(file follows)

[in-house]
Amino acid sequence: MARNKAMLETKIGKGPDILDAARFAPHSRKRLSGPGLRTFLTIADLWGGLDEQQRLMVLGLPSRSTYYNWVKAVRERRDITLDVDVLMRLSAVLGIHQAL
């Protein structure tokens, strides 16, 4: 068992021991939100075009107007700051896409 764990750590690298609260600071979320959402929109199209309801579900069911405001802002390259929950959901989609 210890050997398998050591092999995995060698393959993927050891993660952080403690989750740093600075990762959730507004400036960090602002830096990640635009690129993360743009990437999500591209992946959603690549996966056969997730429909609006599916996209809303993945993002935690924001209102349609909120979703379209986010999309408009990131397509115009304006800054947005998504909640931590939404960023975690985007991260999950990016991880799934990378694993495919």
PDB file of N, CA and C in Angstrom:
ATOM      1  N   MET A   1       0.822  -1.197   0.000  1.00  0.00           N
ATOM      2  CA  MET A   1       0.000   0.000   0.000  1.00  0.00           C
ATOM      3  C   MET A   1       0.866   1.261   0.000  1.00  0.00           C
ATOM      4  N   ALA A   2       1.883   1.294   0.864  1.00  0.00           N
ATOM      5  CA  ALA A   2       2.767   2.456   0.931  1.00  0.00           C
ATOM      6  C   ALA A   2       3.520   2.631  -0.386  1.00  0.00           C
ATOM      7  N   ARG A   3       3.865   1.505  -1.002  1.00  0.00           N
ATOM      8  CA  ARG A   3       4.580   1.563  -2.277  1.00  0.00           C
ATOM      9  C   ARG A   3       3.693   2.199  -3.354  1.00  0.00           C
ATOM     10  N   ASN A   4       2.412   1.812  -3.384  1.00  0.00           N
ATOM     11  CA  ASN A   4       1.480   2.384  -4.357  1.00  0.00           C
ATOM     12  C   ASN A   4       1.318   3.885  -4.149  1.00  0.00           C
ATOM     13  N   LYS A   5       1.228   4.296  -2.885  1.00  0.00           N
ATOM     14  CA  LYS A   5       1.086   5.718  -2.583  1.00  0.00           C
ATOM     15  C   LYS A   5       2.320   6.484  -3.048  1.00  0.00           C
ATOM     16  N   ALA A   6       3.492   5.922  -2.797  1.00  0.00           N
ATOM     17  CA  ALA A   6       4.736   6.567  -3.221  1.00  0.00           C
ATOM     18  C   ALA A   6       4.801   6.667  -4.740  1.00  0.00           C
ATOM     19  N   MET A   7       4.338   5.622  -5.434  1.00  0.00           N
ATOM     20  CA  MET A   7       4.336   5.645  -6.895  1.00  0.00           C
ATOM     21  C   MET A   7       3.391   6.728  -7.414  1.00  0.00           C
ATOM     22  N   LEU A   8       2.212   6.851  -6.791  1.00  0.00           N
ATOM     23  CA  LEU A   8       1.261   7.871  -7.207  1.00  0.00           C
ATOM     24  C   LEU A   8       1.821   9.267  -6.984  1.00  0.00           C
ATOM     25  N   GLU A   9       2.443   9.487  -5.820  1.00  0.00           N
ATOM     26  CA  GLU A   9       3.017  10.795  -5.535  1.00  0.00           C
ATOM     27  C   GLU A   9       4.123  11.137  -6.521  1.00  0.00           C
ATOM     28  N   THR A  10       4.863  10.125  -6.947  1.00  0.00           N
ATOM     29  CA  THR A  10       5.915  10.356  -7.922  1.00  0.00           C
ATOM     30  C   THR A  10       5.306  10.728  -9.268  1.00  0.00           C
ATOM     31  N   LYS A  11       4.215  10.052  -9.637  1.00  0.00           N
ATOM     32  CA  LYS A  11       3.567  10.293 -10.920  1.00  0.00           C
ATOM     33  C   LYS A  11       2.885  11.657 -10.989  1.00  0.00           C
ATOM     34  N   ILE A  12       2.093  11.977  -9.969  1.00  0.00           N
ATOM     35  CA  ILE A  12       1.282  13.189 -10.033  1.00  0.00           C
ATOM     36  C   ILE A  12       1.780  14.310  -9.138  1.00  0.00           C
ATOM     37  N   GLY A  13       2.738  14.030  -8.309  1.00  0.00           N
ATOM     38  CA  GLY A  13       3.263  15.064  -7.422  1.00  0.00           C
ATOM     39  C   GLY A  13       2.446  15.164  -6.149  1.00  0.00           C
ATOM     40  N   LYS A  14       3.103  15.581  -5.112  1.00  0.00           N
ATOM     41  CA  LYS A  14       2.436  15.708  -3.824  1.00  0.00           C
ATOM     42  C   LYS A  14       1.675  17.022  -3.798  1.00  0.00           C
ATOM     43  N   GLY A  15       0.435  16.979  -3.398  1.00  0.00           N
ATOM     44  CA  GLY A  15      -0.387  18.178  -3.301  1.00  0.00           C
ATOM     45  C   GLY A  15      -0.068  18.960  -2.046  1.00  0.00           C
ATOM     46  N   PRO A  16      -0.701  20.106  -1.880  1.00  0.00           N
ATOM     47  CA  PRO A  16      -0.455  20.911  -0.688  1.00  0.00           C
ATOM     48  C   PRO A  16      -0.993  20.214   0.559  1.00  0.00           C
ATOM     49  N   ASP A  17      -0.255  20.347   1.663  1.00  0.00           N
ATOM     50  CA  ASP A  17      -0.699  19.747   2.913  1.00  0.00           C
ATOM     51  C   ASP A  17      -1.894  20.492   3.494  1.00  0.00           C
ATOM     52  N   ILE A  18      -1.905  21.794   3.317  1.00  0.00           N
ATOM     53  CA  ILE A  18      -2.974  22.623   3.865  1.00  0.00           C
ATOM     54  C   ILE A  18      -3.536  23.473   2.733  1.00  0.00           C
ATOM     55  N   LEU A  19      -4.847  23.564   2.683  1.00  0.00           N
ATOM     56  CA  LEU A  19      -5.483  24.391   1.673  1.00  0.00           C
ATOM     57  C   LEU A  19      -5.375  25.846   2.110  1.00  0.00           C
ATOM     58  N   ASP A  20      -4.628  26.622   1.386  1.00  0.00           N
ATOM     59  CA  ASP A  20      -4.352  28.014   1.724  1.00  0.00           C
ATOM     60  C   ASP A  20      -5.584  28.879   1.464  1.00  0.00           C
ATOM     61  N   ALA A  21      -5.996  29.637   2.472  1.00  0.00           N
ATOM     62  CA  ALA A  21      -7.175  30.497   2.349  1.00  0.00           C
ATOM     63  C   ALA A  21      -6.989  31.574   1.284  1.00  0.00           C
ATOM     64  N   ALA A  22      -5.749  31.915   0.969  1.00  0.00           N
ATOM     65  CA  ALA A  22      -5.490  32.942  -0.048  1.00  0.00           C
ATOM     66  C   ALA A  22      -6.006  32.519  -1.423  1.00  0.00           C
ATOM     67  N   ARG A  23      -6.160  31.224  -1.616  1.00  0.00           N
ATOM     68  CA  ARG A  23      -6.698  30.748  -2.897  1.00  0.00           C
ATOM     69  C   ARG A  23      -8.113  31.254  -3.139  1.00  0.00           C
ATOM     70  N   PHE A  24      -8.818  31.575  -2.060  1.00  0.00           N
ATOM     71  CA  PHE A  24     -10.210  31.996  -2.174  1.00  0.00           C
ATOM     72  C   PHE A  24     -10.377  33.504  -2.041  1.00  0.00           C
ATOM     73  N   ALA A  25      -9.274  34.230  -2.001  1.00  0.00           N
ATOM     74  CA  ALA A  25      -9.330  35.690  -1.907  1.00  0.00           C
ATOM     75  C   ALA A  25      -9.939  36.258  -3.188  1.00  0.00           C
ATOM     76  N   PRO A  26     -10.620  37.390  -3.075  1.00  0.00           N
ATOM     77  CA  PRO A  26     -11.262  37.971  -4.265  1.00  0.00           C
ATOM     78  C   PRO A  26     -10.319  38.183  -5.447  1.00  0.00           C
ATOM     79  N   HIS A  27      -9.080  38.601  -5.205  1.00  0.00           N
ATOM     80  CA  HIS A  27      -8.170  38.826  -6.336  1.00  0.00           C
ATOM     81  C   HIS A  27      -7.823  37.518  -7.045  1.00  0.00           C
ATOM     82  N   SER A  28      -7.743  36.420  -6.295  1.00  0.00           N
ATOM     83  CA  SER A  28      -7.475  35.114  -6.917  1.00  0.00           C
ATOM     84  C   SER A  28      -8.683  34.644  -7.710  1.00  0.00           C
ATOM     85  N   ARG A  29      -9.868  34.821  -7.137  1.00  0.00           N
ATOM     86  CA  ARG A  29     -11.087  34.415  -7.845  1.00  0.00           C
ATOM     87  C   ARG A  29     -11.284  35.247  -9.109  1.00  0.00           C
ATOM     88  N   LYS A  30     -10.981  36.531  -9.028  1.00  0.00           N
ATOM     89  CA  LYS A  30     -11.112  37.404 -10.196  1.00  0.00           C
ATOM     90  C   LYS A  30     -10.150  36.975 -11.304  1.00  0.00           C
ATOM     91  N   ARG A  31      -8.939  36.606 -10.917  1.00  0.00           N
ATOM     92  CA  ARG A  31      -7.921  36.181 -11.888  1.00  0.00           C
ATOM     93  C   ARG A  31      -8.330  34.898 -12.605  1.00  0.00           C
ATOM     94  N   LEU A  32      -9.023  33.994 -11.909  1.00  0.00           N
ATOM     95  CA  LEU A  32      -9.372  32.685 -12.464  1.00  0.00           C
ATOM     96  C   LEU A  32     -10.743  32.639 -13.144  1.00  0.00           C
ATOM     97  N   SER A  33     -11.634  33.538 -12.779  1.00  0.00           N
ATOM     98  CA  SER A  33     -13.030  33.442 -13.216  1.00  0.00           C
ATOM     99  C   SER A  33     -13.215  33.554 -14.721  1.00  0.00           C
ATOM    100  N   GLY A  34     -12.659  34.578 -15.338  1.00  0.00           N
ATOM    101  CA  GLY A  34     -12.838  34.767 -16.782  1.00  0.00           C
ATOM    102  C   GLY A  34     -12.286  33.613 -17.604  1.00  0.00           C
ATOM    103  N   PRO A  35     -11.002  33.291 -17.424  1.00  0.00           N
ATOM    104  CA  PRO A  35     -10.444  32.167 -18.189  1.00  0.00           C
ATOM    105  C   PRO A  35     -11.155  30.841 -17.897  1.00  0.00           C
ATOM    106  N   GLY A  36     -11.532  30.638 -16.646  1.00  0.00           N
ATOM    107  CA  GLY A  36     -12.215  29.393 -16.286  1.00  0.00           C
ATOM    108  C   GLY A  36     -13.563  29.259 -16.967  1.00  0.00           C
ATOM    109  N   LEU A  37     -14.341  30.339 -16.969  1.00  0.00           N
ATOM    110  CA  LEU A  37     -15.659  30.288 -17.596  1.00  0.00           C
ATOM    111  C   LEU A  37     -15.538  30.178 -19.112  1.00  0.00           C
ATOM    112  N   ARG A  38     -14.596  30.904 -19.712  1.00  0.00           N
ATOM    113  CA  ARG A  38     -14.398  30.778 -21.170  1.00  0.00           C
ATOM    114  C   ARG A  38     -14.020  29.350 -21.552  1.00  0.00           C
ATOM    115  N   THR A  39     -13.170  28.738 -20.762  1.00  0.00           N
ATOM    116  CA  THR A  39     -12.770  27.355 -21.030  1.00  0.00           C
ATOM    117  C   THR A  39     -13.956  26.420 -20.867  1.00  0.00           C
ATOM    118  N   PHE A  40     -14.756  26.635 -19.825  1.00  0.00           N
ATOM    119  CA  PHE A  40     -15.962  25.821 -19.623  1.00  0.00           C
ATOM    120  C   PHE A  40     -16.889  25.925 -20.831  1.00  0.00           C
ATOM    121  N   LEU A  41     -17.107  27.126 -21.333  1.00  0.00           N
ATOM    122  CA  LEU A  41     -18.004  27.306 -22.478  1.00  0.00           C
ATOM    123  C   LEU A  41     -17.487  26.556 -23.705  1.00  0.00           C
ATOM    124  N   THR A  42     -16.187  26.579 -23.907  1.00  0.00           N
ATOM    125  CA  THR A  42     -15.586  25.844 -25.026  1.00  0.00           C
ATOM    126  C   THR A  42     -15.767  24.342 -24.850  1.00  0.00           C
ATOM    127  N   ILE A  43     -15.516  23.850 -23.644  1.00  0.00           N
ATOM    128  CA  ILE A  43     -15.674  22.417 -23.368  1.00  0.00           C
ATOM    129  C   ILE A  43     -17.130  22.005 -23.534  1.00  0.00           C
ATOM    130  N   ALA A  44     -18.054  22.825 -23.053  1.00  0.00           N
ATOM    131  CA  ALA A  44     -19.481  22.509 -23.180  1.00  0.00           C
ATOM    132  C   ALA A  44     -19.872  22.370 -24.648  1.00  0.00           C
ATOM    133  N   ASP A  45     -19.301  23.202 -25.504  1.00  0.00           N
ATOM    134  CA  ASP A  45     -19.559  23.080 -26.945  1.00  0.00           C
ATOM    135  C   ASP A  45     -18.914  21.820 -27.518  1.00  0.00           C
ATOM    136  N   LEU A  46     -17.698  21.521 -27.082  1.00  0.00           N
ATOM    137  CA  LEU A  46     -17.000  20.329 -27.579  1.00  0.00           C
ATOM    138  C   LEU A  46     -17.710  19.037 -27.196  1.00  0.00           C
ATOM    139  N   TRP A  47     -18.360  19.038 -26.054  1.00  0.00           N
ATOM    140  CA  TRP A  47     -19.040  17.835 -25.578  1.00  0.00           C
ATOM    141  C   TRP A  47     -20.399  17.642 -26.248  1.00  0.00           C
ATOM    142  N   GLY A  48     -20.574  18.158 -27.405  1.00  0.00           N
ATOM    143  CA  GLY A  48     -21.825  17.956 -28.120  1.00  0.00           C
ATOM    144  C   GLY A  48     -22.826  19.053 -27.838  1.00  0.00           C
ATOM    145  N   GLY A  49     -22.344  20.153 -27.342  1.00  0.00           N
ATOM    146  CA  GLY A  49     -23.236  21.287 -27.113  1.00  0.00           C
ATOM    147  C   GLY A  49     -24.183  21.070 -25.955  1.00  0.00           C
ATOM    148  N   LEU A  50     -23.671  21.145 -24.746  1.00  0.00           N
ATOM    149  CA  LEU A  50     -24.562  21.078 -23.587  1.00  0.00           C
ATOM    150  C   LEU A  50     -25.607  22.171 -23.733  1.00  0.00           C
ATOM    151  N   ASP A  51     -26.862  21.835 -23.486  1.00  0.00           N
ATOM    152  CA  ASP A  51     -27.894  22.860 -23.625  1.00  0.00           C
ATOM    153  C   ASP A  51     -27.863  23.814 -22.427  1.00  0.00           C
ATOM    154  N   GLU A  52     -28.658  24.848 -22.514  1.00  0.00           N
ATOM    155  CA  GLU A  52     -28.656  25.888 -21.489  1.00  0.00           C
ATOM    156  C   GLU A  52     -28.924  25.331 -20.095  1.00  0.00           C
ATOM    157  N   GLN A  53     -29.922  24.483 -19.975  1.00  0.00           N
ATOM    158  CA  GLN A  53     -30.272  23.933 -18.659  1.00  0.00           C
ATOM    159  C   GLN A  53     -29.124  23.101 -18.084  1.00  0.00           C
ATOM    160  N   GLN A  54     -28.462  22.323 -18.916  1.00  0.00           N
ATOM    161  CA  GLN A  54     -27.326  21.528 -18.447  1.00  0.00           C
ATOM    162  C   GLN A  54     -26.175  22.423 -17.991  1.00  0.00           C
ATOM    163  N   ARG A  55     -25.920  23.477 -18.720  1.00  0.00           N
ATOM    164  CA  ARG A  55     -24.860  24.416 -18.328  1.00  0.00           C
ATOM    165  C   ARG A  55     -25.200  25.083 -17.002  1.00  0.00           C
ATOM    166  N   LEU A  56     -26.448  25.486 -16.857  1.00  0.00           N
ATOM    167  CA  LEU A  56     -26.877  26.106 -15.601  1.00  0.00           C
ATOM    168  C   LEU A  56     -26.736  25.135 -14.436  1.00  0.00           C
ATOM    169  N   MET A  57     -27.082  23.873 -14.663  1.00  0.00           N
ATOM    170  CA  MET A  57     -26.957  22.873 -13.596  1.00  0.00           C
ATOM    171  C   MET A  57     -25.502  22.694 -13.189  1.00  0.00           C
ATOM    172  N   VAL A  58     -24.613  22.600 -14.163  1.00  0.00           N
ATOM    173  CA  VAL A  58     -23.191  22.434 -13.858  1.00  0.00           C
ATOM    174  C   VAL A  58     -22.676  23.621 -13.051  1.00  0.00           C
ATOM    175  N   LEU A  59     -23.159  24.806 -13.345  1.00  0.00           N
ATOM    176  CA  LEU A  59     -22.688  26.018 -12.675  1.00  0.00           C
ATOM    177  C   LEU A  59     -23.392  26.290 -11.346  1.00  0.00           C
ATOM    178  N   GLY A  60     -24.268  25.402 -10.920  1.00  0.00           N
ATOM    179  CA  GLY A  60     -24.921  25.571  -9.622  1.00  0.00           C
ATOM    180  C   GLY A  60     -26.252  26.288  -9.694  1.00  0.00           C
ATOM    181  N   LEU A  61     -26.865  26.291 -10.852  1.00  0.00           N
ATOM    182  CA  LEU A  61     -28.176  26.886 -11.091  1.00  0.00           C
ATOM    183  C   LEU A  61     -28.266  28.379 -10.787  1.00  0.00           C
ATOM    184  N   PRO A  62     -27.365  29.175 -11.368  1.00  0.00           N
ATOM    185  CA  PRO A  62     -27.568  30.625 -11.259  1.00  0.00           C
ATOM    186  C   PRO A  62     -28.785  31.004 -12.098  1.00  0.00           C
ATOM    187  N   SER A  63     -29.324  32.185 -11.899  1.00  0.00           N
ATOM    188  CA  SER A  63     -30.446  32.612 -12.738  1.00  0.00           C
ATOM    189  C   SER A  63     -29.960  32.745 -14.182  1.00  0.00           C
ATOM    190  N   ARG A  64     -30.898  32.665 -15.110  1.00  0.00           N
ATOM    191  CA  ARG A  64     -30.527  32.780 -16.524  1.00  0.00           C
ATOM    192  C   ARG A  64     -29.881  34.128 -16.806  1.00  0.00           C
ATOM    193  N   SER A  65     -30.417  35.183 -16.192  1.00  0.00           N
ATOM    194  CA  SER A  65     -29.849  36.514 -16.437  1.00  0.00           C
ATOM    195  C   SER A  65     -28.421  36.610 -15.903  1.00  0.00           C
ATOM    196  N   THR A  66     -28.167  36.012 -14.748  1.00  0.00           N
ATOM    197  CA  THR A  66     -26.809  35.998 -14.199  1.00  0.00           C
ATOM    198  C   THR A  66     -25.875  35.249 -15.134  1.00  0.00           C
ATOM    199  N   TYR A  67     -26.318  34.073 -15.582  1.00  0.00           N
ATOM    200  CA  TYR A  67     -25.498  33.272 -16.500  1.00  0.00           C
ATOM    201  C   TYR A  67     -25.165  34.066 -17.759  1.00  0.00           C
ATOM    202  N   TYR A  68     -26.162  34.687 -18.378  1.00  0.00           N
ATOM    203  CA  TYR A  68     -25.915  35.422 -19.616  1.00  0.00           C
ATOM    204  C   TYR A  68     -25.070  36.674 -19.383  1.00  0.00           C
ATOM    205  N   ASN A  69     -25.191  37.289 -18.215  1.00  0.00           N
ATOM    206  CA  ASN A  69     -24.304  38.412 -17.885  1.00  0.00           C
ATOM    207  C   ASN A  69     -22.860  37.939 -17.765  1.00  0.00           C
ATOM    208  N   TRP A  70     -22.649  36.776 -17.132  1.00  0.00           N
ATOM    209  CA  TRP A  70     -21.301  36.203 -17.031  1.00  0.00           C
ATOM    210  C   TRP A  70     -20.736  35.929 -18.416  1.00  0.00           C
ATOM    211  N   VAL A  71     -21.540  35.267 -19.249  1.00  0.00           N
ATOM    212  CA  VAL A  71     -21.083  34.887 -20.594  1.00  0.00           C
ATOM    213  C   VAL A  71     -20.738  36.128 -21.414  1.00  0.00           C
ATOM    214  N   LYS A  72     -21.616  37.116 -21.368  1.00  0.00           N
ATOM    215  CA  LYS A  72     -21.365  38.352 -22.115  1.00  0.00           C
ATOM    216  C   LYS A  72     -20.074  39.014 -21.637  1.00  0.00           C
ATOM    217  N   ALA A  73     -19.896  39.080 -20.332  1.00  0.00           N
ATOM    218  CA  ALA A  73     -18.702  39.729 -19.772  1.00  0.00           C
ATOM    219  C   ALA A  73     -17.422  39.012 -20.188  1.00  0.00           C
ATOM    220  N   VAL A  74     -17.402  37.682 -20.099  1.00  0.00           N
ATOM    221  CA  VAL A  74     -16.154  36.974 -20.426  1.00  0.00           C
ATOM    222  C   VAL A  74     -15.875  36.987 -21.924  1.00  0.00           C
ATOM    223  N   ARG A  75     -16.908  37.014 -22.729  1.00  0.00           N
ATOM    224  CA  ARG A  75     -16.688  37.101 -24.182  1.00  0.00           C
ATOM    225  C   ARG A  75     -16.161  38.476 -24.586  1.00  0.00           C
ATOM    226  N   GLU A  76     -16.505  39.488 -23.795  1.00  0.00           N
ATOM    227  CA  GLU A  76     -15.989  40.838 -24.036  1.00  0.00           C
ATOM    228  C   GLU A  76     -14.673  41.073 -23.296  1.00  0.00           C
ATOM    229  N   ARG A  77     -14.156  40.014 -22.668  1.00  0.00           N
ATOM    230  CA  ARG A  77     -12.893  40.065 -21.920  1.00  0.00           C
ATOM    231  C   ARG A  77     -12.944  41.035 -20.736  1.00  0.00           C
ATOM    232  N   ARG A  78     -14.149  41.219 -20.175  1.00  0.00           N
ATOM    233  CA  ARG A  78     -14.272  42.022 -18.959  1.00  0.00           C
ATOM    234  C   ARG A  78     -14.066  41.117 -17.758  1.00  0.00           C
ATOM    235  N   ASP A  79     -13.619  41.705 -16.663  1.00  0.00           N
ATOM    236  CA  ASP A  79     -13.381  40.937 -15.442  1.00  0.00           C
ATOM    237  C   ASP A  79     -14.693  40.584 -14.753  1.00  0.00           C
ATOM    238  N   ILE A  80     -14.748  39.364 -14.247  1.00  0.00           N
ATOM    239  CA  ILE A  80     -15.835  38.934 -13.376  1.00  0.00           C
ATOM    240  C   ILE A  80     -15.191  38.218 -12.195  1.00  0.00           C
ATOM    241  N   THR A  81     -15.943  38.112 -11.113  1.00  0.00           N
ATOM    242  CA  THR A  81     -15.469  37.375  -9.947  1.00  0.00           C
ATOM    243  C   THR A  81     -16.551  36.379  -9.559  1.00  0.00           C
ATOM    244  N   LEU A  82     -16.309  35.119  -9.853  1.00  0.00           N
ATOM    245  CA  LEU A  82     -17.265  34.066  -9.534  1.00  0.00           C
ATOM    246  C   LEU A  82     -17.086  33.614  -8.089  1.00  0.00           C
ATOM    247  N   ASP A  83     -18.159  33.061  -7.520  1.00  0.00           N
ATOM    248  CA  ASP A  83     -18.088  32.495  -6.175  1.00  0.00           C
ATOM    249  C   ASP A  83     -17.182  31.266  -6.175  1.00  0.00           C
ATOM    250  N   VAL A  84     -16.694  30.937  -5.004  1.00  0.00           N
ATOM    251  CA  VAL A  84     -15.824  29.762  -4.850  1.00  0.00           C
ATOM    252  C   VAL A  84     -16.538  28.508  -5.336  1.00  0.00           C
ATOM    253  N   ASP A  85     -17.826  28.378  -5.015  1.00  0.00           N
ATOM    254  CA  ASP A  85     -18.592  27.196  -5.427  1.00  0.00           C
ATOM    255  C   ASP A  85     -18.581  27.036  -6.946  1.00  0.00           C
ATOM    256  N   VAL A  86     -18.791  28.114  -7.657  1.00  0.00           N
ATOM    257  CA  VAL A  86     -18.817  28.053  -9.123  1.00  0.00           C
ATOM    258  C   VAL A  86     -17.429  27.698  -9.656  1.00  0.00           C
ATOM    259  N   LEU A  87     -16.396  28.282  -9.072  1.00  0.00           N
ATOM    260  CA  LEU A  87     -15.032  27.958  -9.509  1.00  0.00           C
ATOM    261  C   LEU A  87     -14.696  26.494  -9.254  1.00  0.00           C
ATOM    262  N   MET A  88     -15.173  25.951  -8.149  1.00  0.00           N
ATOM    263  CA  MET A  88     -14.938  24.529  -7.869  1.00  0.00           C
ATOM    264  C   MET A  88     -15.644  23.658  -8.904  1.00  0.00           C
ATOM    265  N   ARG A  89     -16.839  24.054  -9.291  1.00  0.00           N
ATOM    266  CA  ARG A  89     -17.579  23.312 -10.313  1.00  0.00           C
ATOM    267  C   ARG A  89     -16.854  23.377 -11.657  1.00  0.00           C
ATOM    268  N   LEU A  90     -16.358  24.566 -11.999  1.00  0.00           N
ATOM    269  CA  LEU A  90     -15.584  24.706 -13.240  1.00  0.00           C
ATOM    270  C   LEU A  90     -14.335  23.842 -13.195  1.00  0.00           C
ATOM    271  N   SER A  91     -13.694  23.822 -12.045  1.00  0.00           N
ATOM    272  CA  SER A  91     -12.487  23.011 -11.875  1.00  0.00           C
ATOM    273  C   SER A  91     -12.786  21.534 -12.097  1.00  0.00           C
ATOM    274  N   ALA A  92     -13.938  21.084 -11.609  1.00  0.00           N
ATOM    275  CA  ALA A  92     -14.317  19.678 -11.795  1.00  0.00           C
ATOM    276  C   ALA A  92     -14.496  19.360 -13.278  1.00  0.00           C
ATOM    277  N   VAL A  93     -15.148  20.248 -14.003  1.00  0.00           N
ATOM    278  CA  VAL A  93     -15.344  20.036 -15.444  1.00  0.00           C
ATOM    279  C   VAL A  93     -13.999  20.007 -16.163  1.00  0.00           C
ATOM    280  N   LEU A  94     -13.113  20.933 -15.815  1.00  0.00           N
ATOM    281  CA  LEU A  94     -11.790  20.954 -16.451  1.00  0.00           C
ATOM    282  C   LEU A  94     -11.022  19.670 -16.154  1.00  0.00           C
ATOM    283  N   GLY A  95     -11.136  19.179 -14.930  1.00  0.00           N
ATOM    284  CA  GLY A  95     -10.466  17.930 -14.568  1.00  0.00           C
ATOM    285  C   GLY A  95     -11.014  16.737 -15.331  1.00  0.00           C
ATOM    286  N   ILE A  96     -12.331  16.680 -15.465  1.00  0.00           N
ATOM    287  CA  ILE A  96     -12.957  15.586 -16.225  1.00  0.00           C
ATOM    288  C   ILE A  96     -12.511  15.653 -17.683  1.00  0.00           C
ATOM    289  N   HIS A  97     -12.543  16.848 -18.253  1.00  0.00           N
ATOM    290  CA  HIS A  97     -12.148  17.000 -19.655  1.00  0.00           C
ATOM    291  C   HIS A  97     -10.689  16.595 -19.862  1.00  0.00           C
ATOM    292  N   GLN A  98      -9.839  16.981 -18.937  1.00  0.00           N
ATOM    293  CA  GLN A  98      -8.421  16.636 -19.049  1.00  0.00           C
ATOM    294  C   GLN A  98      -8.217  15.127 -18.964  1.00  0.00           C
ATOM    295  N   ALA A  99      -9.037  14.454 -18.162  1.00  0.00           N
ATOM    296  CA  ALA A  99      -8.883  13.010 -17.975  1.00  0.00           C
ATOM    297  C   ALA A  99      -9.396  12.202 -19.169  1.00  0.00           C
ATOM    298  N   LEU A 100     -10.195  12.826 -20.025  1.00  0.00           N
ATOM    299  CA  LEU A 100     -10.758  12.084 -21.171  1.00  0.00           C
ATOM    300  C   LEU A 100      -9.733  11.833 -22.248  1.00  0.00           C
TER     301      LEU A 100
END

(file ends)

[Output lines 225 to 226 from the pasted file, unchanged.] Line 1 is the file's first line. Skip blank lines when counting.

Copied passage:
ATOM    221  CA  VAL A  74     -16.154  36.974 -20.426  1.00  0.00           C
ATOM    222  C   VAL A  74     -15.875  36.987 -21.924  1.00  0.00           C